We have been home for a bit, and I have not called #1.  I am thinking that I might not bother.  It is causing me grief.

What would you do?

(My poem at One Woman’s QuestA Falling Out, is based on this story.)



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Permission to write, paint, and imagine are the gifts I gave myself when chronic illness hit - a fair exchange: being for doing. Relevance is an attitude. Humour essential.

8 thoughts on “Relationship Ruptures

  1. Saying ‘no’, keeping negative people out of our lives. This is something I struggle with, especially after being sick and realizing how precious each day can be. Having a dysfunctional family I was never completely able to disconnect from is balanced by my training as a social worker and a desire to help others lead happier lives. This makes it hard to know when and how to give up. I used to be more confrontative but now, in the spirit of self-compassion, I choose to slip away. Whatever you do, I wish you peace in your life.

    Liked by 1 person

    1. This is exactly why I struggle – no healthy boundaries from childhood, and an overworked sense of loyalty/desire to help. Slip away is likely the best solution at this time. Bless you for your empathy.


  2. Ouch. Reminds me of a certain long-term friendship. I’ve asked myself the “what to do?” question numerous times, and the “like a sister” keeps me from doing much of anything … EXCEPT I have learned to accept her as she is and not feel any remorse that the two of us are so very different. I would never choose to be like her! Over the many years, she has sorta caught on – less and less tries to change me. Could be your sister-like friend has just not matured to that point yet. Interacting with you and better understanding your life demands might be the lessons she needs to grow. Of course, she may never “get it”. Alcohol is difficult to counter – for HER, especially.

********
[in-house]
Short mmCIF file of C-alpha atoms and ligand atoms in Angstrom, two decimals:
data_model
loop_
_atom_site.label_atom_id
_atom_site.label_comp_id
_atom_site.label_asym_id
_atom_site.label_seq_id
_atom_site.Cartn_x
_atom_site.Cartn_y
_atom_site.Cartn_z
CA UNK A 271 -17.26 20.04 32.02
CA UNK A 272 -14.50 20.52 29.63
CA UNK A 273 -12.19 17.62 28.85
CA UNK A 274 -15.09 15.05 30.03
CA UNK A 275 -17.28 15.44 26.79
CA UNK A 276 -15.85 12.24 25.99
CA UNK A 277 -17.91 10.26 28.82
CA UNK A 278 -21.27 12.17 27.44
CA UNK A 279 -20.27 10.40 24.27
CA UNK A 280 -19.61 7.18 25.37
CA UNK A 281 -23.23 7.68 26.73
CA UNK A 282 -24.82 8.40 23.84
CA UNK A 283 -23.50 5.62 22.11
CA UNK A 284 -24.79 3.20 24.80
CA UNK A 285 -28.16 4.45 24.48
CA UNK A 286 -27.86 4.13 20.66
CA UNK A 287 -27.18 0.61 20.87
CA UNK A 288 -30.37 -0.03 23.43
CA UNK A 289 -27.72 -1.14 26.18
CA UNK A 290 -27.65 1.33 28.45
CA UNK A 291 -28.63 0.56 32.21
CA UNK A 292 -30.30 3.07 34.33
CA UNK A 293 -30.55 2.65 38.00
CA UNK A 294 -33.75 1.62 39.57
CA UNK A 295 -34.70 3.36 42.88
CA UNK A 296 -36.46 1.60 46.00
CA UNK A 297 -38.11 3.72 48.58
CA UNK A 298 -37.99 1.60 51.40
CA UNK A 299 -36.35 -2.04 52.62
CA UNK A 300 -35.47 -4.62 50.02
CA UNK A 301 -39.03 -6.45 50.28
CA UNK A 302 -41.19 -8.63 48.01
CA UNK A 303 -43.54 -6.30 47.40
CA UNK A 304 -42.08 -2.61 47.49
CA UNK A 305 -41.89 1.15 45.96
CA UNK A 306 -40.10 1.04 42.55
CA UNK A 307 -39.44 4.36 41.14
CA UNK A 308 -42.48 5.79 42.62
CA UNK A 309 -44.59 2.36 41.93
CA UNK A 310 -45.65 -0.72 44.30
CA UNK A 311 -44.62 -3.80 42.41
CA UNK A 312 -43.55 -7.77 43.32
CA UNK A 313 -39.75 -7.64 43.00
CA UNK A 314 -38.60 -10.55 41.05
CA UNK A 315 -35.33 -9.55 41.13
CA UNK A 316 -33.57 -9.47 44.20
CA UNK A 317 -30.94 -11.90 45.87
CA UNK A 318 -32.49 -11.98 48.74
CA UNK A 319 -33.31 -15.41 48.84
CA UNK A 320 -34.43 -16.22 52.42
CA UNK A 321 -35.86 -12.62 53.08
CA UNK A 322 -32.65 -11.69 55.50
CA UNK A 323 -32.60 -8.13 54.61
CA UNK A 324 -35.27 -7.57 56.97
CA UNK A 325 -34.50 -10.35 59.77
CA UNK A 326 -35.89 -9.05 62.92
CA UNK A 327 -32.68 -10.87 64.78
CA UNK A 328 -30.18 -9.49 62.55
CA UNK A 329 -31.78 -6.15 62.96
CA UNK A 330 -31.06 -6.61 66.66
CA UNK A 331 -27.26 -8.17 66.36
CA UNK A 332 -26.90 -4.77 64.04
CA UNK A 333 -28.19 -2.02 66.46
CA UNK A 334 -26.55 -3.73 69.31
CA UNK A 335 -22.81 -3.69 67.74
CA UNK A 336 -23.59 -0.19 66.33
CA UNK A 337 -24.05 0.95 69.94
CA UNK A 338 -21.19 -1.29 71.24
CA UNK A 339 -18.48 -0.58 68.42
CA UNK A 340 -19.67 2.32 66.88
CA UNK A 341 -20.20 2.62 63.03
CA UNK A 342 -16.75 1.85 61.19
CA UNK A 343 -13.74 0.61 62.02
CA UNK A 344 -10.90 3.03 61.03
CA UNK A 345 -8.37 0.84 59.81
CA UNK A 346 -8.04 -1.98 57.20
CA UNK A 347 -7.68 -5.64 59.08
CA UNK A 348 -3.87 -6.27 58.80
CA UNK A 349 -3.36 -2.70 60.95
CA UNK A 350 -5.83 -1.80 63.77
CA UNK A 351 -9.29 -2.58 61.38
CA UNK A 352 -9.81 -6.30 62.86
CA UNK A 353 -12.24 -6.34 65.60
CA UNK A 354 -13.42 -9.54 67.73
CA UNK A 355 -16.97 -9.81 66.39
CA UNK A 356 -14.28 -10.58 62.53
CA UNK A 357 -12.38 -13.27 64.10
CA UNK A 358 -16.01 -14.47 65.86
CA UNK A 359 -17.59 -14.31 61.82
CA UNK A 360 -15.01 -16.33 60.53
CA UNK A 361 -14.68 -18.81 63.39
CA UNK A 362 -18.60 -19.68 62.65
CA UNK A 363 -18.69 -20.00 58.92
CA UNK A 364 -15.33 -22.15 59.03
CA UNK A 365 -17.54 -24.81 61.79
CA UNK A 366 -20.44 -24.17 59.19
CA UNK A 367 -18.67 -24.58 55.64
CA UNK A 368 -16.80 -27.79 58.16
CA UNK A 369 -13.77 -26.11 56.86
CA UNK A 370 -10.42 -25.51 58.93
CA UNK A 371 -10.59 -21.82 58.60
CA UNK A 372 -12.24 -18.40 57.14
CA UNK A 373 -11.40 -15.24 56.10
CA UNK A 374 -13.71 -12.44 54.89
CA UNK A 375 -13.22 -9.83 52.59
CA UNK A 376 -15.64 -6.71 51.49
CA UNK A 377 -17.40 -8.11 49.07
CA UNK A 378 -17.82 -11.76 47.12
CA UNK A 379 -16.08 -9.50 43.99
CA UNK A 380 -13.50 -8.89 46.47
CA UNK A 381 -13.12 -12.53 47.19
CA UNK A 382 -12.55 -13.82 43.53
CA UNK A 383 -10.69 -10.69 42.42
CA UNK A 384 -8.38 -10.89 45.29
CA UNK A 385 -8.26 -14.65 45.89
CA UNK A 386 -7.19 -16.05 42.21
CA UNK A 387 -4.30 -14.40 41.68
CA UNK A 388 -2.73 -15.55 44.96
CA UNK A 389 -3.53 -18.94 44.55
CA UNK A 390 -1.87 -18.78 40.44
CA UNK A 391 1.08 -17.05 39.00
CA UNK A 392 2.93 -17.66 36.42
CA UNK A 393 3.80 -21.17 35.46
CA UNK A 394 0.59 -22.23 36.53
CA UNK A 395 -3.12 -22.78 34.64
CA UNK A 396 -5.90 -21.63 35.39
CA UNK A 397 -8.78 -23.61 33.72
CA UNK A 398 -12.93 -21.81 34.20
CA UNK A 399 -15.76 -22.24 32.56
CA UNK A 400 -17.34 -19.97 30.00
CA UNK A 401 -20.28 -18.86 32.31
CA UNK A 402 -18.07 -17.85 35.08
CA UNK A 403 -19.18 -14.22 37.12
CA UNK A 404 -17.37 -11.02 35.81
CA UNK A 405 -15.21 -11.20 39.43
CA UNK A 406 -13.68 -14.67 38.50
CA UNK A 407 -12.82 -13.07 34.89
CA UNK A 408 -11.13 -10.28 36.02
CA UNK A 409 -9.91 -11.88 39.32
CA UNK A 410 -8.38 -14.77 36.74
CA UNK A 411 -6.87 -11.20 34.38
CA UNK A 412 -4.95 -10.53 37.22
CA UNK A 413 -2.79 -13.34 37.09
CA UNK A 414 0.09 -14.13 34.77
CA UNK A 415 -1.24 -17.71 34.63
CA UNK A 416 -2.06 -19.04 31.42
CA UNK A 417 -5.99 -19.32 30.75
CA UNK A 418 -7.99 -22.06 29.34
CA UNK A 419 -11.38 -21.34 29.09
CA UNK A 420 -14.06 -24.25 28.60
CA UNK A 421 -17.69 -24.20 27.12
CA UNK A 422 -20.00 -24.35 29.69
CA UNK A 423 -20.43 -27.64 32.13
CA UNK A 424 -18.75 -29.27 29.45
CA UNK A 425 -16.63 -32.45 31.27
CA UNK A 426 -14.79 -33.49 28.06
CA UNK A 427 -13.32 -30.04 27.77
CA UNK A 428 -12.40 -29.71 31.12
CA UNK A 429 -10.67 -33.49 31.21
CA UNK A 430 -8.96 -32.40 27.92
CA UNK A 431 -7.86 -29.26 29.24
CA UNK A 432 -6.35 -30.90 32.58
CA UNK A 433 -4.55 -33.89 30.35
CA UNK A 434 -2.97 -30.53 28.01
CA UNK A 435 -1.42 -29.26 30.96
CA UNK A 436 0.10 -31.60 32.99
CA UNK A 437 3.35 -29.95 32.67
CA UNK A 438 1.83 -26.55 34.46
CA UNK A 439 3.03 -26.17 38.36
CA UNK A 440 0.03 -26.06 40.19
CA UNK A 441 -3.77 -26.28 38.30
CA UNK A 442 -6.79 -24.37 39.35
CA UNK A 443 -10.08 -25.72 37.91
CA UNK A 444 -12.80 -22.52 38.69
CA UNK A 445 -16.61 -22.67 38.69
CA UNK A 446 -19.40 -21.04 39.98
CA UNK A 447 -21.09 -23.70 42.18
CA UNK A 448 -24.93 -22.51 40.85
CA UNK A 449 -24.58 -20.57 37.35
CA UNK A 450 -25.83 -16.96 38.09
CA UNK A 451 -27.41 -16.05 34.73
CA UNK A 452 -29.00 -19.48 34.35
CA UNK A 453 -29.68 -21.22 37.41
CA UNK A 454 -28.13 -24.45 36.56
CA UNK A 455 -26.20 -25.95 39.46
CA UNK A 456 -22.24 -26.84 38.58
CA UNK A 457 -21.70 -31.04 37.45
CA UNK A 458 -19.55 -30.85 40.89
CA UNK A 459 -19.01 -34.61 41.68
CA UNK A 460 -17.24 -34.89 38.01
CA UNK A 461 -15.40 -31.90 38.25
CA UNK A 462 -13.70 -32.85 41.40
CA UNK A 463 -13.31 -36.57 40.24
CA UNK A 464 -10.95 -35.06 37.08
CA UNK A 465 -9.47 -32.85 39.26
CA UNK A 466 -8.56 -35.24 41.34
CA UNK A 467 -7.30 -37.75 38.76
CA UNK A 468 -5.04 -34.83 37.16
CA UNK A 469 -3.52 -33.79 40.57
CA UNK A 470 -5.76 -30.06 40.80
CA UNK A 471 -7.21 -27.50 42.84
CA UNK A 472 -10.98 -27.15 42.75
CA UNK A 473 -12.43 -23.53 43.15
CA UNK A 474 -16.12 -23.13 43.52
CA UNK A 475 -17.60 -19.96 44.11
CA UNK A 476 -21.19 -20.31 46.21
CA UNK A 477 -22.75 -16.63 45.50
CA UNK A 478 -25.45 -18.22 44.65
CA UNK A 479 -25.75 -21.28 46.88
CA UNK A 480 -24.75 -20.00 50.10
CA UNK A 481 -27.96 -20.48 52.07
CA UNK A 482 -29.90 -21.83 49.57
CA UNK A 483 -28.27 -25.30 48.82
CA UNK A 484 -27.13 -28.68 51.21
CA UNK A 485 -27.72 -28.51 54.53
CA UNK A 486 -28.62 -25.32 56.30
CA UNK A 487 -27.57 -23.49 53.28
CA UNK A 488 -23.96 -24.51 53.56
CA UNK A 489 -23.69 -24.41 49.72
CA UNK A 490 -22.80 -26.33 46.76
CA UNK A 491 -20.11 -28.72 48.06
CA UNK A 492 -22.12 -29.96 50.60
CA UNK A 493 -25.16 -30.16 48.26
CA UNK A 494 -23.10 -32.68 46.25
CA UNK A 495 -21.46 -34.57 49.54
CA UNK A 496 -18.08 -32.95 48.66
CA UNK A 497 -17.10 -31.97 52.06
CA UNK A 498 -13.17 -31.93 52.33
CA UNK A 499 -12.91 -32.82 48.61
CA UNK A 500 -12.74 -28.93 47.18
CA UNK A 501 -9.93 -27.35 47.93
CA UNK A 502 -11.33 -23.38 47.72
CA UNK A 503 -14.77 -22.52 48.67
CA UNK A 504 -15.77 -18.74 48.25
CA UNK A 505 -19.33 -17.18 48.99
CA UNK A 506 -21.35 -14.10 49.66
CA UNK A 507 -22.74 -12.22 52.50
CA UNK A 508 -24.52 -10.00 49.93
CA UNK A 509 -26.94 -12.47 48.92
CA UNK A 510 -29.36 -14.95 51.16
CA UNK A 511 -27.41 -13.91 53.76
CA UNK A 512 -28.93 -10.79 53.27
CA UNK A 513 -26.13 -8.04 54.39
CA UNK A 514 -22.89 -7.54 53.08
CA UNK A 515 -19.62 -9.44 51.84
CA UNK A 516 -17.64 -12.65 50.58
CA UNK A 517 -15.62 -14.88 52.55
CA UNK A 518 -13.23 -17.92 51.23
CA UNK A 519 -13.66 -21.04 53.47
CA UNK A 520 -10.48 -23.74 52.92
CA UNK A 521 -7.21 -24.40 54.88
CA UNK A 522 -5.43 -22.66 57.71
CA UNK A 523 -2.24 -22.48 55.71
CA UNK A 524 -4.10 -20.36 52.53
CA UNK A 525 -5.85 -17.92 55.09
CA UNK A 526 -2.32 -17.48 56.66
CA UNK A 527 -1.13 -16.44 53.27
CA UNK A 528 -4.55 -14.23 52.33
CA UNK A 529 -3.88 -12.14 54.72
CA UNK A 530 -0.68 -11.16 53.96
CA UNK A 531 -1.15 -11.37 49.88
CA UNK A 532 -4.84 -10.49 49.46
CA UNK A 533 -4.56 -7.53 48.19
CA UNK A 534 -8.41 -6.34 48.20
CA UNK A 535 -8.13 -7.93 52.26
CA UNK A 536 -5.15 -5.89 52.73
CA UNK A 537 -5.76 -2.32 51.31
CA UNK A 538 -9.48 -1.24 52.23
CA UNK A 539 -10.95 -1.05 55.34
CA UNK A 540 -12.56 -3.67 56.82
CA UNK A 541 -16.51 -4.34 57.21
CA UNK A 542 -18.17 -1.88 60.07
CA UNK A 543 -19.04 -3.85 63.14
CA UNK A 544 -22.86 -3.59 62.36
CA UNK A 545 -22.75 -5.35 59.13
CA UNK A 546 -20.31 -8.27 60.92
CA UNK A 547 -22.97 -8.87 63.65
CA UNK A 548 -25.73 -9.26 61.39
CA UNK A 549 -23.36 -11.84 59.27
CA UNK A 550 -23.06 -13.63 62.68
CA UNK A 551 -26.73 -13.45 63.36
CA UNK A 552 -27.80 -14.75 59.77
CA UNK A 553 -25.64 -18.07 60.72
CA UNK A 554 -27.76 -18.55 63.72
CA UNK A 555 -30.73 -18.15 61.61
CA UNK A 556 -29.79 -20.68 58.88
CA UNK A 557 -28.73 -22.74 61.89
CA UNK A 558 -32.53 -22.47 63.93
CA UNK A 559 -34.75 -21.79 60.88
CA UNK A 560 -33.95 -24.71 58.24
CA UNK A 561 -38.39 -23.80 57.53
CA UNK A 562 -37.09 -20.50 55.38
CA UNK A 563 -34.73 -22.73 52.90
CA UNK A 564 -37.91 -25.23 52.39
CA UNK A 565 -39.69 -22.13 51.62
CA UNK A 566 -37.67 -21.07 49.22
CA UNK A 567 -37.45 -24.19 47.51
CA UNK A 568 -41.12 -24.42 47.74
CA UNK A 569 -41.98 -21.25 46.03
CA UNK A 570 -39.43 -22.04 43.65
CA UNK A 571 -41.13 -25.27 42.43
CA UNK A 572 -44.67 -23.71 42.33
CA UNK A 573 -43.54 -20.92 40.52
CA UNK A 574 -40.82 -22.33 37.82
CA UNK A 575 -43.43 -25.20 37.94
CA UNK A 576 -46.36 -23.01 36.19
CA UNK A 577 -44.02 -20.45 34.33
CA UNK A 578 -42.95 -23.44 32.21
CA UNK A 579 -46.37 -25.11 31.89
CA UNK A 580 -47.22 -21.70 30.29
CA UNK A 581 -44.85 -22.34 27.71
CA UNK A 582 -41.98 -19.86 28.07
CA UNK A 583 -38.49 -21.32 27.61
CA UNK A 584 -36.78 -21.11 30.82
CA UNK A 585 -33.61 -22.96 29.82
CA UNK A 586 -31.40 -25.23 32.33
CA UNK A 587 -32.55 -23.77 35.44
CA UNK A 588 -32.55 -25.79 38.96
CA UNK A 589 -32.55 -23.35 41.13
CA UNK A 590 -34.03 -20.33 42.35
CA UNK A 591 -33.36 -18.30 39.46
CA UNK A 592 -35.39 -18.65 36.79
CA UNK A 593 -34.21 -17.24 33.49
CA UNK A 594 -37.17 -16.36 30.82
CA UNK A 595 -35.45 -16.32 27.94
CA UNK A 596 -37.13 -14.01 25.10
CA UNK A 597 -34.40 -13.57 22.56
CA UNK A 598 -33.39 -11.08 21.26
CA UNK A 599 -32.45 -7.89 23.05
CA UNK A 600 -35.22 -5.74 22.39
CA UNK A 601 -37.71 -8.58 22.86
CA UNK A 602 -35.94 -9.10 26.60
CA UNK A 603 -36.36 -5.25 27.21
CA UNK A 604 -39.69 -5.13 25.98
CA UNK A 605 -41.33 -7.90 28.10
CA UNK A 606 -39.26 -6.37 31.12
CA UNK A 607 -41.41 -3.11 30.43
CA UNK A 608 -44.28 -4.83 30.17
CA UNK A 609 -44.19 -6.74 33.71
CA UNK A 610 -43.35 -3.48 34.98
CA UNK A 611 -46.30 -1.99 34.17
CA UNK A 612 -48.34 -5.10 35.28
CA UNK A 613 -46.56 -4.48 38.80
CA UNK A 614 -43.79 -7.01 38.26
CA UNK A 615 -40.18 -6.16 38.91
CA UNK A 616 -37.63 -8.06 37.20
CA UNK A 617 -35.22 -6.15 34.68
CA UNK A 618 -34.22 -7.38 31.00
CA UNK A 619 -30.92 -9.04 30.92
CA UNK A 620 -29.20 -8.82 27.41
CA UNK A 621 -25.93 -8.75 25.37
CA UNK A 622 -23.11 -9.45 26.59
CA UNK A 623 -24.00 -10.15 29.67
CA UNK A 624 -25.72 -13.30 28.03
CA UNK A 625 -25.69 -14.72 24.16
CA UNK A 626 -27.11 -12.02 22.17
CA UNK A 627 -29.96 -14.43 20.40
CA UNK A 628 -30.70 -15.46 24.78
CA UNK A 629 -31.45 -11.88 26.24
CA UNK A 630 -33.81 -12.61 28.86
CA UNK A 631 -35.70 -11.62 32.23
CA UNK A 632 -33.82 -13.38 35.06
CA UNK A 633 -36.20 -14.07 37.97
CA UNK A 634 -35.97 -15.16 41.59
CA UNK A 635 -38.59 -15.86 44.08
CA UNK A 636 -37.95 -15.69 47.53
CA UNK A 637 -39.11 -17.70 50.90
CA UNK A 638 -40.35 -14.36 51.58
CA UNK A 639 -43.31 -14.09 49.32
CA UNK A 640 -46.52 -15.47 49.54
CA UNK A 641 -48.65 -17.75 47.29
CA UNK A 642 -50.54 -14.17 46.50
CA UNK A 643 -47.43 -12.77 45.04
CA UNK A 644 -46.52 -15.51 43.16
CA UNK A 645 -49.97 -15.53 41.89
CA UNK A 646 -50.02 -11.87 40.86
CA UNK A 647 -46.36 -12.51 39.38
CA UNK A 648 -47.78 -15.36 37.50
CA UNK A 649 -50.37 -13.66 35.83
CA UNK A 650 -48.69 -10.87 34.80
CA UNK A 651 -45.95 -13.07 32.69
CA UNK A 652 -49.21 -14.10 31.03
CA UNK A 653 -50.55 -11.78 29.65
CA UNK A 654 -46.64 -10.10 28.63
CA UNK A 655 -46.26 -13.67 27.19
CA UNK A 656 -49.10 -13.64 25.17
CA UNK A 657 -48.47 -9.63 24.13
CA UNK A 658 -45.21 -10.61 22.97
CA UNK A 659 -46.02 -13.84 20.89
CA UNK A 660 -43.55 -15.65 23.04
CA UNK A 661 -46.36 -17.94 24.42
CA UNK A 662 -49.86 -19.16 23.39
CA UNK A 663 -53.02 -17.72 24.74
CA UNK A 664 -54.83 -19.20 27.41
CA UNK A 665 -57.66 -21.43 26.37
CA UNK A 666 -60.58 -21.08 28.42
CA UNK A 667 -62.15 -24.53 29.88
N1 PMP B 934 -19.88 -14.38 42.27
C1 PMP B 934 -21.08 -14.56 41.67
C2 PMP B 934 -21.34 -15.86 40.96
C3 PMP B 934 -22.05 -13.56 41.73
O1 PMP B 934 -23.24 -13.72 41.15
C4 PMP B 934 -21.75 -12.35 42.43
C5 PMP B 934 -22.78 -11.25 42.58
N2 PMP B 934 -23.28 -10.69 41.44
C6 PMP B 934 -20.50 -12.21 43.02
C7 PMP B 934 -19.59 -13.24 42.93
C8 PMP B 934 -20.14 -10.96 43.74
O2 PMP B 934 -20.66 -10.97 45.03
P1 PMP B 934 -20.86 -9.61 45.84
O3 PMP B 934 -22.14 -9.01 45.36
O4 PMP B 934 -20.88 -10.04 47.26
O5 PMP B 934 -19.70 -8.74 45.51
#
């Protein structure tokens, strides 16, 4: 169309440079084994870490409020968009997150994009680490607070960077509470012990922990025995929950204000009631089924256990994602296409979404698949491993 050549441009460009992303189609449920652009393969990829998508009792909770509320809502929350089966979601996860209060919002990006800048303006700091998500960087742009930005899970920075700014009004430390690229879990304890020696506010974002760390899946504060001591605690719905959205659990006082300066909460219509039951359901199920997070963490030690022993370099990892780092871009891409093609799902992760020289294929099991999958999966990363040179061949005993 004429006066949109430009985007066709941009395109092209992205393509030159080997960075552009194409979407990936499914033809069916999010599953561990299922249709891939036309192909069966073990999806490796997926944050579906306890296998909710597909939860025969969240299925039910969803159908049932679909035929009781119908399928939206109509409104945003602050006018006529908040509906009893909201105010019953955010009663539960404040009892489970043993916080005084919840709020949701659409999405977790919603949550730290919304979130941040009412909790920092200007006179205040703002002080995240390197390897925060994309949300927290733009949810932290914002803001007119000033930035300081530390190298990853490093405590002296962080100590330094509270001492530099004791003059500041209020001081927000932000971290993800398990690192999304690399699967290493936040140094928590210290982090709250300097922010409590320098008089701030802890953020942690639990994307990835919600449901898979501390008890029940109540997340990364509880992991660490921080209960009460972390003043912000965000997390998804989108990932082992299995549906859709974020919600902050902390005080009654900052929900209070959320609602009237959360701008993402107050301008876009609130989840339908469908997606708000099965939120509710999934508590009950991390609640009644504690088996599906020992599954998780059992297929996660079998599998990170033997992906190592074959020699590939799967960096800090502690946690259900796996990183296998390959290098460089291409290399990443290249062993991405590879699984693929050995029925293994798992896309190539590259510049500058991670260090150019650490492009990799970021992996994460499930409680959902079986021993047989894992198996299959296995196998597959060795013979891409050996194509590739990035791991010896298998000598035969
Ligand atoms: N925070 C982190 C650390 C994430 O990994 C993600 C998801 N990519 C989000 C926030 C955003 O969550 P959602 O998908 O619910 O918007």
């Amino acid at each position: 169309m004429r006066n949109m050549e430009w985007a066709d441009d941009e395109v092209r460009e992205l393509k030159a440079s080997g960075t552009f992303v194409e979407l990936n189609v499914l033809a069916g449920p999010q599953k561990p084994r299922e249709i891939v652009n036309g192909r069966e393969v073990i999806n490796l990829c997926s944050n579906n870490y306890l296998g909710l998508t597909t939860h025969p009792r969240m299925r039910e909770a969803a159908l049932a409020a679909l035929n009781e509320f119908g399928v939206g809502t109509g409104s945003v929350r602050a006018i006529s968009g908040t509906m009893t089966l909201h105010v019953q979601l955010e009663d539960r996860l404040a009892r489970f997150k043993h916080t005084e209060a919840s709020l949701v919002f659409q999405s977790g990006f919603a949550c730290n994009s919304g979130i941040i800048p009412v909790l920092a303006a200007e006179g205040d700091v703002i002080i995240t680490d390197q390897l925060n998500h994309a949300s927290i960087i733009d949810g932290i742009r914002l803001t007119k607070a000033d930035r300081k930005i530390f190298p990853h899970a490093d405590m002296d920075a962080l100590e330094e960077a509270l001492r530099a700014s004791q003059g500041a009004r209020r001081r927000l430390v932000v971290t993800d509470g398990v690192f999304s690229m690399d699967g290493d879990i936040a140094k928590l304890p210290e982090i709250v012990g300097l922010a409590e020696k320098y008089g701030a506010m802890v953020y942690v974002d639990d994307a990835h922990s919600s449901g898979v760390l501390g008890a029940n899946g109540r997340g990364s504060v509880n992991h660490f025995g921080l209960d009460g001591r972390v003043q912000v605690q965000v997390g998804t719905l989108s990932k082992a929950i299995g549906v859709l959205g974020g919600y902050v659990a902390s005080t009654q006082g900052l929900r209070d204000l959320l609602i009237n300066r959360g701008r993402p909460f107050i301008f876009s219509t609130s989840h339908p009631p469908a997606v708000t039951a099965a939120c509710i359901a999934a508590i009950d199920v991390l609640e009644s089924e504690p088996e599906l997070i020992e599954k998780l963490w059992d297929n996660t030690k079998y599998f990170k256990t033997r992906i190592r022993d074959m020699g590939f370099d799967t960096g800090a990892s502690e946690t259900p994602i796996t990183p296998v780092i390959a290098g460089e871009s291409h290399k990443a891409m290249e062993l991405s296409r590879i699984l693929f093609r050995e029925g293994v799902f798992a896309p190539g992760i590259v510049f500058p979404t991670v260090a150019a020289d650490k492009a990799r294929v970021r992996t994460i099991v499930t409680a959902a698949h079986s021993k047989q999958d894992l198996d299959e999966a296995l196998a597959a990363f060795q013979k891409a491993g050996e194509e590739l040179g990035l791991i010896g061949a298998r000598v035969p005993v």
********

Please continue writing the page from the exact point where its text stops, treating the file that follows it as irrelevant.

Your top priority? Taking care of you!
    This is a good-for-introspection post – as is your accompanying poem.

    Liked by 1 person

    1. Thanks, Jazz. We’ve been friends for over 50 years and our families were connected before that. I feel, though, that I always have to brace myself when I’m with her, and that is tiring. I just think our priorities are not aligned, and she can be a bit of a bully. My husband is on the fence with me – partly wants to tell her off, and partly wants to hug her. Maybe I just let the space remain for now until I feel stronger.

      Liked by 1 person

  3. As much as I see so much value in holding on to old, childhood relationships (I have one spanning 50+ years) I also see the value in dropping her like a hot potato! Friends like this are not friends. Surround yourself with positive, understanding people, who will replace that relationship in your world. I’m positive that someone at some time will put her in her place. She surely is like this with others. Let her go. Hugs to you for your efforts.

    Liked by 1 person